video and text as a performative and documentary tool in her attempts to pick through the seams of narrative and image. Her Memory Translation Machine further explores the ideas of memory, the body, and imprinting directly onto the photographic paper medium. “In this body of work, I have taken memories submitted and then slept directly on the printed memory and a roll of color film. After a night’s sleep, the color film is processed. The resulting light leaks and color variations are the result of memories as translated through sleep.”7 “This body of work further investigates the role of performance in photography, using the early spiritualist photography as a starting point. Spiritualism in the late 19th and early 20th century used the medium of the body to try and communicate with otherworldly presences. The photograph was tangible proof that the spirit had passed through the body of the medium, been translated and become material again. This is an intriguing way of subverting the ‘truth factor’ of photography to yield a tenuous bind between the image and the afterworld, or in Wilson’s case, memory, photograph and the body.”8 Wilson creates an aesthetic based on paradox and disparate themes to find her voice and speak through lines of memory. With her marks and photographs, she occupies the place of dreams, that hallucinogenic place just before you nod off, where dreams and reality mingle and one is hard pressed to discern what is what. Wilson’s work is a conscious effort to explore that place where the unconscious thoughts and dreams mingle with the known world. The artist acts as interpreter and seer.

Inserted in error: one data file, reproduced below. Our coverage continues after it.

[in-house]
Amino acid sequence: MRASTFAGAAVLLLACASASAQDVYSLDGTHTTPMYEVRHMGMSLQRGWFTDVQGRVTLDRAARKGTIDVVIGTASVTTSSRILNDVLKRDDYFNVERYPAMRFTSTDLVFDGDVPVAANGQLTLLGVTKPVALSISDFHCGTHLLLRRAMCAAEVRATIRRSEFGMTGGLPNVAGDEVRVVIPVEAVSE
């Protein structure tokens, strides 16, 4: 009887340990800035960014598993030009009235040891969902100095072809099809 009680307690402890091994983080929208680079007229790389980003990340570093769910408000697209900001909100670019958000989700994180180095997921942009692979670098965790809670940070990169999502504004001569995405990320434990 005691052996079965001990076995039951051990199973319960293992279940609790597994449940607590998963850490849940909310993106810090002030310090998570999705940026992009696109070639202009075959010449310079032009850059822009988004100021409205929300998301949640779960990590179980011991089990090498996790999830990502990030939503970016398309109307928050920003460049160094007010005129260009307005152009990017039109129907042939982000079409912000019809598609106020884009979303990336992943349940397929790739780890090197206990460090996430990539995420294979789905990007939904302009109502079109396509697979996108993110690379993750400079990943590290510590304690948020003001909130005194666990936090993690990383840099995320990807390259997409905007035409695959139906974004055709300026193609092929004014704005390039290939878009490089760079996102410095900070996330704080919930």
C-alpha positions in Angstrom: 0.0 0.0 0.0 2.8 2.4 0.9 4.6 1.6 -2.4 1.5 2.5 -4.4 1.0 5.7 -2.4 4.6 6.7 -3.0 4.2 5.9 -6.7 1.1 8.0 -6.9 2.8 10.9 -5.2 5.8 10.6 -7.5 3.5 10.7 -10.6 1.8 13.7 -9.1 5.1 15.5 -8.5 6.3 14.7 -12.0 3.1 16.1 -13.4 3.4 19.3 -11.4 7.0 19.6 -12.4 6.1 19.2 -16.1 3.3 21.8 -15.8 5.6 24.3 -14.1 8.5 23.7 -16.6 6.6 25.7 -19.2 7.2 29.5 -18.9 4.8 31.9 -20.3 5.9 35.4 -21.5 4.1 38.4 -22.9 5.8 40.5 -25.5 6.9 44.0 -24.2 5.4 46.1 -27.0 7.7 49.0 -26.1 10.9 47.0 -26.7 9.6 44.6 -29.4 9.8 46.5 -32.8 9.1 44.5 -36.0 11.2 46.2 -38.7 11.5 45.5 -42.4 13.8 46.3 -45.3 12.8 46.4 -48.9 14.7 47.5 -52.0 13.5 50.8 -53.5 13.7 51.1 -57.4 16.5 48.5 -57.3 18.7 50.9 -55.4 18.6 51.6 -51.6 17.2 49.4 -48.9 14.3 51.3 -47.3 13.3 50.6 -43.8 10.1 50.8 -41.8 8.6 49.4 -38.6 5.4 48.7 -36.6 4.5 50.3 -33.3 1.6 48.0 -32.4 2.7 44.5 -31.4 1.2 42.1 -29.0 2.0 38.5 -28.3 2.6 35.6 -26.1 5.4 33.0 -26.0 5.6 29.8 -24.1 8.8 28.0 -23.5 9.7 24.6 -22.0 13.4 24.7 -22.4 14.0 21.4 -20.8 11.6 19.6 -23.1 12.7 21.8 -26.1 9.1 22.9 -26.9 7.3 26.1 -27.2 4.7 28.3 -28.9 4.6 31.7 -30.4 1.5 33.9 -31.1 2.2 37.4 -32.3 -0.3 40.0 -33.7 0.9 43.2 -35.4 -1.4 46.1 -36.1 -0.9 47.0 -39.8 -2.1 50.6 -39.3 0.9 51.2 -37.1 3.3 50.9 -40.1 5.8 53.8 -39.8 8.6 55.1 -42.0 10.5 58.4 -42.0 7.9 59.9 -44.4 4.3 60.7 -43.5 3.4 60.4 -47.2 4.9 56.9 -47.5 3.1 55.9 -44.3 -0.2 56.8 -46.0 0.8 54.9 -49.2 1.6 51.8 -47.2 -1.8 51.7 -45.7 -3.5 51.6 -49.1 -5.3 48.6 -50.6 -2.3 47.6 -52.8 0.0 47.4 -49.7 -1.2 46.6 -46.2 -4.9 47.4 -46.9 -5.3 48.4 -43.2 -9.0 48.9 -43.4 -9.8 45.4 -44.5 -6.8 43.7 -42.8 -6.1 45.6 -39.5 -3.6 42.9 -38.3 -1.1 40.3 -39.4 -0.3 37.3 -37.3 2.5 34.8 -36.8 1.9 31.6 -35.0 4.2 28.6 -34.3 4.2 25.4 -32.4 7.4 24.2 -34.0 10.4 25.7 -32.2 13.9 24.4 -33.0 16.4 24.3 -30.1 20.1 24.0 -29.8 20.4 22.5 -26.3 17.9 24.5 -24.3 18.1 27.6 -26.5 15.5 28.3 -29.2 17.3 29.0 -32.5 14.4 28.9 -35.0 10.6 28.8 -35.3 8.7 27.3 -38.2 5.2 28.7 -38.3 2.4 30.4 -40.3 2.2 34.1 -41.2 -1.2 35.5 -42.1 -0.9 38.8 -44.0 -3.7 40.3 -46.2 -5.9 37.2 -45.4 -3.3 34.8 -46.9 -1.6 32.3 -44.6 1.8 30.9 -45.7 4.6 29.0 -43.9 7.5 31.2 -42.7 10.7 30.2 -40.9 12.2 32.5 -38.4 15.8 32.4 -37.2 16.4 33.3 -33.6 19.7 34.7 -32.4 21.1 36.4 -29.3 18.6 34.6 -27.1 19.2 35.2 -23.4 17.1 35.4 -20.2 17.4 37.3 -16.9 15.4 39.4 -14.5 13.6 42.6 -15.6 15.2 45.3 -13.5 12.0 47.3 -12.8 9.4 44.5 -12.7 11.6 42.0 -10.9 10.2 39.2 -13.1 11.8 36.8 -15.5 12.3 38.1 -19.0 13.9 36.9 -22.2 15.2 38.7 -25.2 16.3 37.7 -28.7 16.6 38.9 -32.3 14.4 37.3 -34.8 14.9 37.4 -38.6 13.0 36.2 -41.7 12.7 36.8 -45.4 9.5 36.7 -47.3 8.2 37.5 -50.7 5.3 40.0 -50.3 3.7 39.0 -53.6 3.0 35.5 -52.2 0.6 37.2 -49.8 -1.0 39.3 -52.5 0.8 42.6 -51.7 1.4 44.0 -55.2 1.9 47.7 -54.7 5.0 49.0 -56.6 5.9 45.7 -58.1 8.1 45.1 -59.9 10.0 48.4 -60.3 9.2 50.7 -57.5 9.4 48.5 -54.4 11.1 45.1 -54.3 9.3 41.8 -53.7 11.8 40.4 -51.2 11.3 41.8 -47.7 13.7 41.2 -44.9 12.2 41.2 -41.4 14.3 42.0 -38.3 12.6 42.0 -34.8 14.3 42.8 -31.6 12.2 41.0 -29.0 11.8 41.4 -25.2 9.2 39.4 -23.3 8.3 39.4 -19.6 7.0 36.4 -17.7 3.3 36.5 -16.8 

Rudy Shepherd’s The Healer looks to the clouds and embodies a divine character; absorbing negative energy is his burden and task. There is no hectic pace of consumption, no frantic rush to meetings or appointments—rather, an intentional effort to heal, to allow the blackness to absorb rather than reflect, to be that outcast who walks against normative behavior and says, “I will heal by my presence, my blackness, my difference.” Blackness becomes a positive metaphor for absorbing the negative and harmful energies and hopefully emanating positive or healing energy in return. He is currently represented by Mixed Greens Gallery, NY.